Recently published in Nature’s Scientific Reports, EDRG researchers discovered that diamonds found in oceanic rocks and the so-called super-deep continental diamonds share a common origin of recycled organic carbon deep within the Earth’s mantle.
The Earth’s deepest diamonds are commonly made up of former living organisms that have effectively been recycled more than 400 kilometres below the surface.
The world’s largest plagiogranite formed by reworking of juvenile crust, not in a mid-ocean ridge environment as commonly assumed
Published in Nature journal Communications Earth & Environment, the EDRG team and collaborators report the world’s largest known plagiogranite complex in the Eastern Desert of Egypt. Data indicates that the complex was produced by extensive partial melting of the accreted oceanic lower crust (as a proto-continental crust) instead of the previously known mechanisms in mid-ocean ridge environments.
A field photo of the plagiogranite complex with mafic enclaves.
EDRG members recently returned from the first post- COVID-19 field trip. The trip to the Jack Hills, including visiting a site that contains some of the Earth's oldest zircons, was a great success with fantastic outcrops and exceptional wildflowers.
Two members from the Earth Dynamics Research Group recently spent a few days visiting the Pia Wadjarri Remote Community School in Murchison, WA.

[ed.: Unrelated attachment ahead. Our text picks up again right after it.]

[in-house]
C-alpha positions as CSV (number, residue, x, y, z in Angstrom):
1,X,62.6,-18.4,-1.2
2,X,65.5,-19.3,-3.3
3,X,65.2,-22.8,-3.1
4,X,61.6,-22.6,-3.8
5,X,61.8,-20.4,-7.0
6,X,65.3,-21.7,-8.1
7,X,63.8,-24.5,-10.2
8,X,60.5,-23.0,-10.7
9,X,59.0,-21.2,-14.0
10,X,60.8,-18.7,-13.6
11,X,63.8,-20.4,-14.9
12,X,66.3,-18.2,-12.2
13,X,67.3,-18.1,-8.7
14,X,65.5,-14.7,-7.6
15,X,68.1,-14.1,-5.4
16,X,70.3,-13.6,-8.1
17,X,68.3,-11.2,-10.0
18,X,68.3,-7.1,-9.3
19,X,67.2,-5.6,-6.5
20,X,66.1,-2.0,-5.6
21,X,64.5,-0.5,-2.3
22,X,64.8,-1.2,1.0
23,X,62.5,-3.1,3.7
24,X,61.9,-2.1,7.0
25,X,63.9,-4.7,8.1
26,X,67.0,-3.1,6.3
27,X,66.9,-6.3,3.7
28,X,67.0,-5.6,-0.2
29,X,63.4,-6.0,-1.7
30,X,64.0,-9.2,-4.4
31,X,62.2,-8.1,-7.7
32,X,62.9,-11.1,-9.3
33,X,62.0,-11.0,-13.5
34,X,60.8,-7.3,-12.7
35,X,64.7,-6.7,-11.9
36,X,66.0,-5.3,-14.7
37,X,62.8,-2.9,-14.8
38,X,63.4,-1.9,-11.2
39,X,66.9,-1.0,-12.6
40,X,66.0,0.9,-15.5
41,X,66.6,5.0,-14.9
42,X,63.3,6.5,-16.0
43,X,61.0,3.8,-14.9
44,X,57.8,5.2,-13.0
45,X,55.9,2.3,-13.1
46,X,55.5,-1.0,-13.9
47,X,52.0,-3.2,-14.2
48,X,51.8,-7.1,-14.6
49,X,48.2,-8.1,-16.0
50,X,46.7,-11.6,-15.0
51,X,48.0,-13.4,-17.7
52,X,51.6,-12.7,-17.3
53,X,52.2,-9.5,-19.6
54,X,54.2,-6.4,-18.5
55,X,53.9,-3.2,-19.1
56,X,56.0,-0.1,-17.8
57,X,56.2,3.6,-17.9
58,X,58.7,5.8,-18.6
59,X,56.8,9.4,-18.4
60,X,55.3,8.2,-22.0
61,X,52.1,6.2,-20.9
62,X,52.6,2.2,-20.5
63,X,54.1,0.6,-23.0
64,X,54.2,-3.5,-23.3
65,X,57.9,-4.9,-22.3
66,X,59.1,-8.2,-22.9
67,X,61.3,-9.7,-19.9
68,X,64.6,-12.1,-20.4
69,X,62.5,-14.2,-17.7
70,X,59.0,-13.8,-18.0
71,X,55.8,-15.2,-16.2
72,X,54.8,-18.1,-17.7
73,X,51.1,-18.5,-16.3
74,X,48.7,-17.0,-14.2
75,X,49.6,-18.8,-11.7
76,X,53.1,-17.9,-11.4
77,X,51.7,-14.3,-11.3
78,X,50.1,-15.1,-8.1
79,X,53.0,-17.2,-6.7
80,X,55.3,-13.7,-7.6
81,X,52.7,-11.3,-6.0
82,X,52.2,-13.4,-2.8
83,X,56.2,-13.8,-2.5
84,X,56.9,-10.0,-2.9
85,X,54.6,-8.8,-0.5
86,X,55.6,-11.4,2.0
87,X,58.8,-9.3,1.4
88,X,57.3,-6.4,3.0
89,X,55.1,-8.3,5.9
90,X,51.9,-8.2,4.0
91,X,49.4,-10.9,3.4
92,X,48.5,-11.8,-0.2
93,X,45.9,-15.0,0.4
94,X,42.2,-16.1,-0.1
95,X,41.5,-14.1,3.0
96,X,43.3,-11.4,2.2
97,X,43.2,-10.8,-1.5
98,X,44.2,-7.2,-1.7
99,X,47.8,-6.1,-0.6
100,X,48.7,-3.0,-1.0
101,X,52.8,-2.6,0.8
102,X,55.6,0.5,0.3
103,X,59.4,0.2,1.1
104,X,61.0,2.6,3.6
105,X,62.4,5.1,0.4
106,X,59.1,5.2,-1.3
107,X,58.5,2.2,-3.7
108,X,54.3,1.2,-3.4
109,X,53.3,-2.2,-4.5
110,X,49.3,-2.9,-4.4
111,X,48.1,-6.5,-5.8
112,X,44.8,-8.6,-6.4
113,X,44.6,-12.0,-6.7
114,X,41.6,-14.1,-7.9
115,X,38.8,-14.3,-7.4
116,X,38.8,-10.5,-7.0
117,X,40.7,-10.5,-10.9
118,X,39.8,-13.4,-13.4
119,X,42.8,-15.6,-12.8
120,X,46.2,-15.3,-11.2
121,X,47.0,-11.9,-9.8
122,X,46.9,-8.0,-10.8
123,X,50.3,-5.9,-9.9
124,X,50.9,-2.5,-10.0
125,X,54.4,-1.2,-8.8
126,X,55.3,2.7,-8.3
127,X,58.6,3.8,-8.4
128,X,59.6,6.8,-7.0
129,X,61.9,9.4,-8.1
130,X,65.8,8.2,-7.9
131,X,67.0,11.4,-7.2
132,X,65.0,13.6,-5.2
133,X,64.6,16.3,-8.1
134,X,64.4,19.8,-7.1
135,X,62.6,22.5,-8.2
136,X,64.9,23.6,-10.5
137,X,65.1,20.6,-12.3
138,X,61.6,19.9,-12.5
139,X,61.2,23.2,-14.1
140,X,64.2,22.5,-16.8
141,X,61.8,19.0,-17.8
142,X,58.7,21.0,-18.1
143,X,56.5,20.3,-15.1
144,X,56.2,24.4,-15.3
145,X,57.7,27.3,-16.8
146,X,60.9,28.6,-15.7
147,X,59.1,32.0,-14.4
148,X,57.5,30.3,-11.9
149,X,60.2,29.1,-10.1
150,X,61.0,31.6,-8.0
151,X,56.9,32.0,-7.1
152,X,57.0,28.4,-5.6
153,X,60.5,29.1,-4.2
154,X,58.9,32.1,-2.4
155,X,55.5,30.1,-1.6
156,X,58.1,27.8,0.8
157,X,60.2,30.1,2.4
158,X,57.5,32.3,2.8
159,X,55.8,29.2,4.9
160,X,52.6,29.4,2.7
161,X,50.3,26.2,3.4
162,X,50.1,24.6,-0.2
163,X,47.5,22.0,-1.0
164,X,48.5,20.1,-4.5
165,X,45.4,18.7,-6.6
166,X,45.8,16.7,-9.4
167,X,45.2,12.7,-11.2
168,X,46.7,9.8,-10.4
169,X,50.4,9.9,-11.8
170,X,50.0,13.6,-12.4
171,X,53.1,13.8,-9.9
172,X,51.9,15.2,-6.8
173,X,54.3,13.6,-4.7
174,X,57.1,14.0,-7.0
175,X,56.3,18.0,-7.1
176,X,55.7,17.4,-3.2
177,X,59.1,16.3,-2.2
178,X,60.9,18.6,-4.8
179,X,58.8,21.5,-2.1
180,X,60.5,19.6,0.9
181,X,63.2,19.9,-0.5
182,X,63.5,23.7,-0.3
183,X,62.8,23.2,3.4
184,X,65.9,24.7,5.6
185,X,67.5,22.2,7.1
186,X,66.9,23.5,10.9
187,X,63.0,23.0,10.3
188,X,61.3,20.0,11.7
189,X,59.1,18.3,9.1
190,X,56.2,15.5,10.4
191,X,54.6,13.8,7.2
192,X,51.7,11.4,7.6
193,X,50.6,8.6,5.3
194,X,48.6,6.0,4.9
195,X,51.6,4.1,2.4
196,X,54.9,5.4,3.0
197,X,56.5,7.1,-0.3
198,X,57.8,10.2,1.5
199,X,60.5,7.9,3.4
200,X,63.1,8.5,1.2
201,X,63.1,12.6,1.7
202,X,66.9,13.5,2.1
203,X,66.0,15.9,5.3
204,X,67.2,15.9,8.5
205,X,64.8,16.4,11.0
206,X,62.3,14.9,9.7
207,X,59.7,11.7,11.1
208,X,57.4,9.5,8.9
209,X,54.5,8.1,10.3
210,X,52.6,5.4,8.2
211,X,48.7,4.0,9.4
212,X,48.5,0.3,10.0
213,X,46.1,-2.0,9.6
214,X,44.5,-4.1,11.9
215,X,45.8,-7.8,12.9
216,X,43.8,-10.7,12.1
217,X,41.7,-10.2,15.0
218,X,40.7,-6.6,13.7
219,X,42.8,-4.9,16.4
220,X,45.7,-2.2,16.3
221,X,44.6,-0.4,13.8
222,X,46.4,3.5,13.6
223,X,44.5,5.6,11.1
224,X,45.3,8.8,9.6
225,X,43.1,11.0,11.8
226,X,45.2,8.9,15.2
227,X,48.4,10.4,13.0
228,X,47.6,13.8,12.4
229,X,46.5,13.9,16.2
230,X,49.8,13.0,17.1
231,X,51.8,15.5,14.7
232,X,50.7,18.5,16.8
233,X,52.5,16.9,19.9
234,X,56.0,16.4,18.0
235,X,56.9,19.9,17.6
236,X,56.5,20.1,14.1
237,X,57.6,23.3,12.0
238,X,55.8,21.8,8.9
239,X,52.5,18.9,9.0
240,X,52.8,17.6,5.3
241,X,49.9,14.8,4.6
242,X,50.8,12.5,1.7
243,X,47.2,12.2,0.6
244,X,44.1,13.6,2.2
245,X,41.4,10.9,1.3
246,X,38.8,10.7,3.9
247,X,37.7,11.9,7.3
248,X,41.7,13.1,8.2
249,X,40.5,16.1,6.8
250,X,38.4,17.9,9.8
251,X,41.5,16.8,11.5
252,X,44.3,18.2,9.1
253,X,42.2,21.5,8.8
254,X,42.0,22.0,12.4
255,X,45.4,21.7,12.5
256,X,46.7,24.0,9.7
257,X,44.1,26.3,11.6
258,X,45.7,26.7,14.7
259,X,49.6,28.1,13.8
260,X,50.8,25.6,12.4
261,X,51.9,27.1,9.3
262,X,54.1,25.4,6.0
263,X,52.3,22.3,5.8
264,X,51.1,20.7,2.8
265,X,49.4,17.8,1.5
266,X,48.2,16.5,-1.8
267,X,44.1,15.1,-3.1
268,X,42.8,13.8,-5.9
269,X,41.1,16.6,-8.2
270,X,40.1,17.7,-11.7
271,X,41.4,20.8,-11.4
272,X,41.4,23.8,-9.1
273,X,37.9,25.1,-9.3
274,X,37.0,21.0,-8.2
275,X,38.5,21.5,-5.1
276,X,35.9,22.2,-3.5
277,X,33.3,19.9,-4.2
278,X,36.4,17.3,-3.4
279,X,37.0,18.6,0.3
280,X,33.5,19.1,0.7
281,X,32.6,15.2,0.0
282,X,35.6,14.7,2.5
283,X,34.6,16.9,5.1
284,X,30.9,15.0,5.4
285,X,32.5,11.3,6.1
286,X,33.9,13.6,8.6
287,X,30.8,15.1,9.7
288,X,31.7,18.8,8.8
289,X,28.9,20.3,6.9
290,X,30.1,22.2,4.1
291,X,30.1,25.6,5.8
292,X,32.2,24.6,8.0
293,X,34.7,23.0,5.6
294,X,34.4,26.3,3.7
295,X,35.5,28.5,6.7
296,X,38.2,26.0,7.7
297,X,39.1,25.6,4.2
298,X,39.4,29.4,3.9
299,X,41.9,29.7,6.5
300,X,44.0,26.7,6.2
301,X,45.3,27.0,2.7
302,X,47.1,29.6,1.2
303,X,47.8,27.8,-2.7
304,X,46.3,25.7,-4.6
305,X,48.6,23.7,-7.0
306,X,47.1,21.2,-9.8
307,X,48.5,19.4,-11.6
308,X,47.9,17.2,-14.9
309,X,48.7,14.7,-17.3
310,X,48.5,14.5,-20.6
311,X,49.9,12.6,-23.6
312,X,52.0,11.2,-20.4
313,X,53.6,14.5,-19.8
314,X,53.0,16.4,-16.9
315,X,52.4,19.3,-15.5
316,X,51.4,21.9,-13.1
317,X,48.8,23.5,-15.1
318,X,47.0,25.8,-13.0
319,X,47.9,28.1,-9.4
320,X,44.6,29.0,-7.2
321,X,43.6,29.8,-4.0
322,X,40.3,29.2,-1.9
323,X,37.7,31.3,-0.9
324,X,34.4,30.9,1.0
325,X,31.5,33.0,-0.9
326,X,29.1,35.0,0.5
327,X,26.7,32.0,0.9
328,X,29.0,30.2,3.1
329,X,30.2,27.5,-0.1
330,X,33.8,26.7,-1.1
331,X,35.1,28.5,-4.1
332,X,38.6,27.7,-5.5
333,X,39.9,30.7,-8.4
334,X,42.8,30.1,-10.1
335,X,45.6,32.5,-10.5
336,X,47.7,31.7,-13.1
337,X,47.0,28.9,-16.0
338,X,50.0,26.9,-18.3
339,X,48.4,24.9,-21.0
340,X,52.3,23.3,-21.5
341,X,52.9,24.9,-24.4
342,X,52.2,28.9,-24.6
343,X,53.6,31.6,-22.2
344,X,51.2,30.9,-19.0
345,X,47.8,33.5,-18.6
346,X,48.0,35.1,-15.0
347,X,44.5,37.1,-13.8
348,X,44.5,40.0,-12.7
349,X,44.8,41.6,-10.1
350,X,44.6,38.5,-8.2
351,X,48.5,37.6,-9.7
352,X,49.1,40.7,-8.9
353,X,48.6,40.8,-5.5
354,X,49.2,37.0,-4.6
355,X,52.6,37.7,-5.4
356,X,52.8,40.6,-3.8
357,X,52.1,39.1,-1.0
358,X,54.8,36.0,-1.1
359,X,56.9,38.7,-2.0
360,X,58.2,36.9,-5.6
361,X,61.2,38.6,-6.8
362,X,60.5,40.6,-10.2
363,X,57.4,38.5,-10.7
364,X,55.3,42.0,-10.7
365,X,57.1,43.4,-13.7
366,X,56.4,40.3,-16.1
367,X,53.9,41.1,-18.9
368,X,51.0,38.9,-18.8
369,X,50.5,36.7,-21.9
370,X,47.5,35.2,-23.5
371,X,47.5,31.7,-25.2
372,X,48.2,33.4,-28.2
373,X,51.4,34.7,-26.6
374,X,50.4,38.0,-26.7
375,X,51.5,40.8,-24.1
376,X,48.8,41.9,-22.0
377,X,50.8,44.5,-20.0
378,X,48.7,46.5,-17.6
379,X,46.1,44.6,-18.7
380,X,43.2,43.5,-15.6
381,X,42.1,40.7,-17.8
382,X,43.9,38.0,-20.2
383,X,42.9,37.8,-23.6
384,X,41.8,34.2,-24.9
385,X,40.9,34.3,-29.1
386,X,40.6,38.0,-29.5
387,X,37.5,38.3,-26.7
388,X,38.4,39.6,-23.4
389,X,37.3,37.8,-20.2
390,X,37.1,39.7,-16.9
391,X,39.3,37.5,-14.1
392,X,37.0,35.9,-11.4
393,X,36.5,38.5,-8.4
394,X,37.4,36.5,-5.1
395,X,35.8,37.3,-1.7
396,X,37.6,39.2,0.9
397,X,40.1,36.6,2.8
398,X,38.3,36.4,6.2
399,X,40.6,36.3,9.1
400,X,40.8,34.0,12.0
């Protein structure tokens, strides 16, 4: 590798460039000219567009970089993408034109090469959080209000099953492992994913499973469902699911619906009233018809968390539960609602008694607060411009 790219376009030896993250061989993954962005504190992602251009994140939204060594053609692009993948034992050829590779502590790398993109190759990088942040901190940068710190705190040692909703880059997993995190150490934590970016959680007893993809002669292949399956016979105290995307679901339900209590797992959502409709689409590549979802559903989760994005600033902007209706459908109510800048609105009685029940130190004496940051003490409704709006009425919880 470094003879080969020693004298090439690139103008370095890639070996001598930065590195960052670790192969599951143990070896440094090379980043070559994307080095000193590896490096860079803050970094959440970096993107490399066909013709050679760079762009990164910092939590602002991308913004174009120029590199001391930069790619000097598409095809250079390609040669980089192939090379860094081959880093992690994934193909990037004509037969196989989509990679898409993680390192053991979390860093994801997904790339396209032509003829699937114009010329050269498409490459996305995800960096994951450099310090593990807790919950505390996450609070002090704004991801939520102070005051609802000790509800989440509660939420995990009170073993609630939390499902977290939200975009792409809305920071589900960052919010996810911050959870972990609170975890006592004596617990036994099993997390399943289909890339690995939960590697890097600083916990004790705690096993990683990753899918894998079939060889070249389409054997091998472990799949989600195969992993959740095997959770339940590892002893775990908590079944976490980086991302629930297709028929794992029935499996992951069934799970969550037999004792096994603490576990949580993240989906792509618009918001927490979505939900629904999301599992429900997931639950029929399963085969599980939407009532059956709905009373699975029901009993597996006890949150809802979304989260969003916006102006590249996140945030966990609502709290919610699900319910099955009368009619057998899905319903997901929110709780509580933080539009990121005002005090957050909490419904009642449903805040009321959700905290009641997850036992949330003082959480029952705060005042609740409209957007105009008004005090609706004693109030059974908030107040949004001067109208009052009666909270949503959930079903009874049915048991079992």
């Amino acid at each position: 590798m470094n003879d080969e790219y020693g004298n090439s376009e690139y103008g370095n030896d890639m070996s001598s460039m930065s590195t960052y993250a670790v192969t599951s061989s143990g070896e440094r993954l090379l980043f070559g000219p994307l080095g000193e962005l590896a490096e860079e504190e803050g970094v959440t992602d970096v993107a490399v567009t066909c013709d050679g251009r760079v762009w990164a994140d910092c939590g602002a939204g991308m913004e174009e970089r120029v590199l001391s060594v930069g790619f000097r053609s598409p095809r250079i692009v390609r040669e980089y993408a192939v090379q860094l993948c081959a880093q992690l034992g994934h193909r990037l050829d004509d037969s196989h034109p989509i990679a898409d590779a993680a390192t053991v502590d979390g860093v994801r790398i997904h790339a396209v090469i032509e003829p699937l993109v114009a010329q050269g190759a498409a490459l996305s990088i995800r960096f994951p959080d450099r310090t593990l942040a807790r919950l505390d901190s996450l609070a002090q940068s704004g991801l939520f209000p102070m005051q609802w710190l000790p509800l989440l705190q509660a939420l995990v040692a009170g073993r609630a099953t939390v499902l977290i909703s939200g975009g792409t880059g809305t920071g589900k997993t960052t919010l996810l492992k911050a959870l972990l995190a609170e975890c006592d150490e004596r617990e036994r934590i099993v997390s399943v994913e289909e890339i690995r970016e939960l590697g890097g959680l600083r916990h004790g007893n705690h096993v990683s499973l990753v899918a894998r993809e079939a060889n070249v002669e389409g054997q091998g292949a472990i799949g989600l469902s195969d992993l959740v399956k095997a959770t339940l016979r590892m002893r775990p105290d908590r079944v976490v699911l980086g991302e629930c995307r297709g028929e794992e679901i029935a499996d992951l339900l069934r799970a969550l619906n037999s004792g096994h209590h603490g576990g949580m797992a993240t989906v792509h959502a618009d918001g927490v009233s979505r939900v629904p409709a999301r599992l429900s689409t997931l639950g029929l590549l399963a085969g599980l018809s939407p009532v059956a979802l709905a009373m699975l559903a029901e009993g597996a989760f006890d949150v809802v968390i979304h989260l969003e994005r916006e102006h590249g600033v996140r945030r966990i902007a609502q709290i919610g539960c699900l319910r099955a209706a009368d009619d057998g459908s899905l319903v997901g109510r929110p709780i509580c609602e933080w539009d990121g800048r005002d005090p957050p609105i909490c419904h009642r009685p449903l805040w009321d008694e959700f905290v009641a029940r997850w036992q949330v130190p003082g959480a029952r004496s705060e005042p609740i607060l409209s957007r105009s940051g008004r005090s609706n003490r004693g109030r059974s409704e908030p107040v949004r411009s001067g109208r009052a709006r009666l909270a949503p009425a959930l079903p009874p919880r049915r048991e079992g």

The Earth Dynamics Research Group held their 2021 Annual Science Retreat in the idyllic Porongurup Range in south-west Western Australia.
The Faculty of Science and Engineering at Curtin University recently held their 2020 Excellence Awards, at which the Earth Dynamics Research Group was named the Research Team of the year.
The Geological Society of America has recently awarded its highest award for 2021, the Penrose Medal, to Prof. Ian Dalziel of the University of Texas at Austin and a distinguished member of IGCP 648.
Important upcoming events
The next seminar of series 4 will be held on Thursday 28th October at 14:00 GMT with Dr Suzette Timmerman, a Banting post-doctoral fellow at the University of Alberta, Canada, presenting: Formation and evolution of sub-continental lithospheric mantle below the Slave craton.
Please note the time change (and also the time zone).
(Thurs. AM Americas; Thurs. PM Asia/Aus)
View more information about the seminar series and watch some of the recorded previous seminars.
Please use the online form to sign up and participate in our future seminar series.
London Ontario | Canada | 1 - 5 November, 2021
IGCP 648 are sponsoring session "SS-20 Secular evolution of the Earth's paleogeography, geodynamic processes and geodynamo" at the upcoming GAC-MAC 2021 hybrid meeting.
The call for abstracts is currently open and the submission deadline is 22 July, 2021.
Please see the session flyer for more information about the session.
Community Feature Article
Prof. Li was recently featured in an article discussing the work that we do in the Earth Dynamics Research Group. The article was produced by Futurum, a magazine and online platform aimed at inspiring young people to follow a career in science, technology, engineering, and mathematics (STEM).